The decision to close Newport City Elementary for in-person learning was made this week when around 200 students were absent, either because they had COVID-19, were close contact with someone who had. , or were cared for at home by worried parents, Collins mentioned. Staff shortages have also been a factor. At the start of the year, the school was already understaffed, especially when it came to paraprofessionals, Collins said. In recent days, 15-20 staff members have not been able to come to school because they were sick, had close contact with a sick person, or had a sick child or learning remotely due to COVID- 19.
North Country Supervisory Union Superintendent John Castle explained his district’s staffing issues. Because some Newport City School staff send their children to school in Derby, the closure of Derby Elementary School has created “a cascading situation” which has resulted in staff absences in Newport. The district also faces a shortage of substitute teachers. Castle said he was not ruling out the possibility that another of the Watch Union’s 12 schools may have to move away at some point due to the interconnectedness of communities in their area.
Orleans County is currently experiencing a spike in cases, Castle added. According to the Vermont Department of Health’s COVID-19 dashboard on Thursday, Orleans has 66 new cases of the virus and 293 cases in the past 14 days. It is the third least vaccinated county in the state, with 74.6% of eligible residents having received at least one dose of the vaccine.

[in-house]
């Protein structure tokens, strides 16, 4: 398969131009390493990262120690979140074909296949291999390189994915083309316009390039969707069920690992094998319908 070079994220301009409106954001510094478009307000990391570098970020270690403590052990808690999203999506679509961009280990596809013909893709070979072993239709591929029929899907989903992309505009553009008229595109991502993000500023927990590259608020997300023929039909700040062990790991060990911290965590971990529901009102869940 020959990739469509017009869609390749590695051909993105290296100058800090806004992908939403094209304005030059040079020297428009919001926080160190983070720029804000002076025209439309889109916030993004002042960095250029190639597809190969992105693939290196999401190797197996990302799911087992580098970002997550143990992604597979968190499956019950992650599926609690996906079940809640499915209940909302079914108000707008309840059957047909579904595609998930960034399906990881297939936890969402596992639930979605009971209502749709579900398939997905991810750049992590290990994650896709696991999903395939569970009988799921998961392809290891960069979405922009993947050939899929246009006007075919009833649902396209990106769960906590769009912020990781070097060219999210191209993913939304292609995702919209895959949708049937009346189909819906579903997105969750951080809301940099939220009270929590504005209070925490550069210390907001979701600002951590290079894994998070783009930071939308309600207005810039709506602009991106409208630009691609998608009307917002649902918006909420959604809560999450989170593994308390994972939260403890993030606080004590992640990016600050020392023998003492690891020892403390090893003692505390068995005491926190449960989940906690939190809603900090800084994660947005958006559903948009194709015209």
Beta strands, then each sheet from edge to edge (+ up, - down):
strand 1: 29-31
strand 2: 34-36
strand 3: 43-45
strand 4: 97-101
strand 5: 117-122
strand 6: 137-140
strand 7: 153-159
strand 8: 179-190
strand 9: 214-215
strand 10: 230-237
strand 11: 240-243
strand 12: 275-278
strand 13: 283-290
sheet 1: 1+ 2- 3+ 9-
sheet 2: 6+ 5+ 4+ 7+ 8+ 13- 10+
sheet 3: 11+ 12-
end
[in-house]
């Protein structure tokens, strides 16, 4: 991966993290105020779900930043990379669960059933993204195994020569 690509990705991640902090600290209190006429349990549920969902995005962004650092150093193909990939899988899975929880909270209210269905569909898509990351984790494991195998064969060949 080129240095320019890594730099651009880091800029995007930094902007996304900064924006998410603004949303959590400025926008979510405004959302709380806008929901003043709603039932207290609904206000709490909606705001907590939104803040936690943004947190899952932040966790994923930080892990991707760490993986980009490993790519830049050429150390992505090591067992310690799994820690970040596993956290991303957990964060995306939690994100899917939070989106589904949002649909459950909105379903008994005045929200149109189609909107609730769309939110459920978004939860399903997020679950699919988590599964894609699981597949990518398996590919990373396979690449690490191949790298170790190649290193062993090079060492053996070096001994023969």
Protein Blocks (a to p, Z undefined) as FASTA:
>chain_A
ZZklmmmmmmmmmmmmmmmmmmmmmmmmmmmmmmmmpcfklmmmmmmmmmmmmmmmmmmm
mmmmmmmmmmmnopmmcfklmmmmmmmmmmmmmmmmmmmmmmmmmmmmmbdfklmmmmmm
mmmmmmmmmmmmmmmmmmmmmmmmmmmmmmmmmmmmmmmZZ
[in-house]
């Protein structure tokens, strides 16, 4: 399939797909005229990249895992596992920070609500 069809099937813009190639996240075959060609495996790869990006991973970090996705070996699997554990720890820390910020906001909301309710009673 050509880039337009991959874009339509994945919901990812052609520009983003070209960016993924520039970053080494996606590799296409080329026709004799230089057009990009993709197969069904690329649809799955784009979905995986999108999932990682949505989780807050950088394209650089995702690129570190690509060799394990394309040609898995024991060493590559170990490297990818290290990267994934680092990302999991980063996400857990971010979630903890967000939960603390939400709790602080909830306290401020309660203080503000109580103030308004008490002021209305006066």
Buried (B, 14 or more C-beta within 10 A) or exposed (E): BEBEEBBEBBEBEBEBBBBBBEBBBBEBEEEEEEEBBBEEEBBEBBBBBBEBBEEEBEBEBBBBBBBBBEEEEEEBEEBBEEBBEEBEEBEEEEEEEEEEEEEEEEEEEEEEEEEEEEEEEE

Because the health department cut back on testing over the summer, Urbino said there was little scope for testing when the Derby outbreak began. Over the Labor Day weekend, no nearby testing sites were open, Urbino said. It also took about five days for the test results to come back. About a week ago, the North Country Hospital in Newport increased the number of testing appointments offered and results appear to be coming back faster, Urbino said.
â€œWe recognize that there is currently a strong demand for testing and that some parts of the state have more limited options,â€ Warchut said. “We continue to work to ensure that Vermonters have the access they need to testing, both through the Department of Health, pharmacies and other healthcare partners. Especially in schools. , we are working with the Education Agency to pilot the use of take-out PCR tests in some school districts as well, with the goal of expanding it in the future. â€
North Country Supervisory Union is not one of the districts piloting the take-out testing program.
Since its closure, Derby Elementary has followed a distance learning plan that was developed in Spring 2020. Teachers log in several times a day to do meetings and morning classes with students and provide hard copies of homework. those who need it. Teachers at his school are â€œrockstars,â€ Urbino said, but also feel the stress of distance learning and prefer to be in person with their students.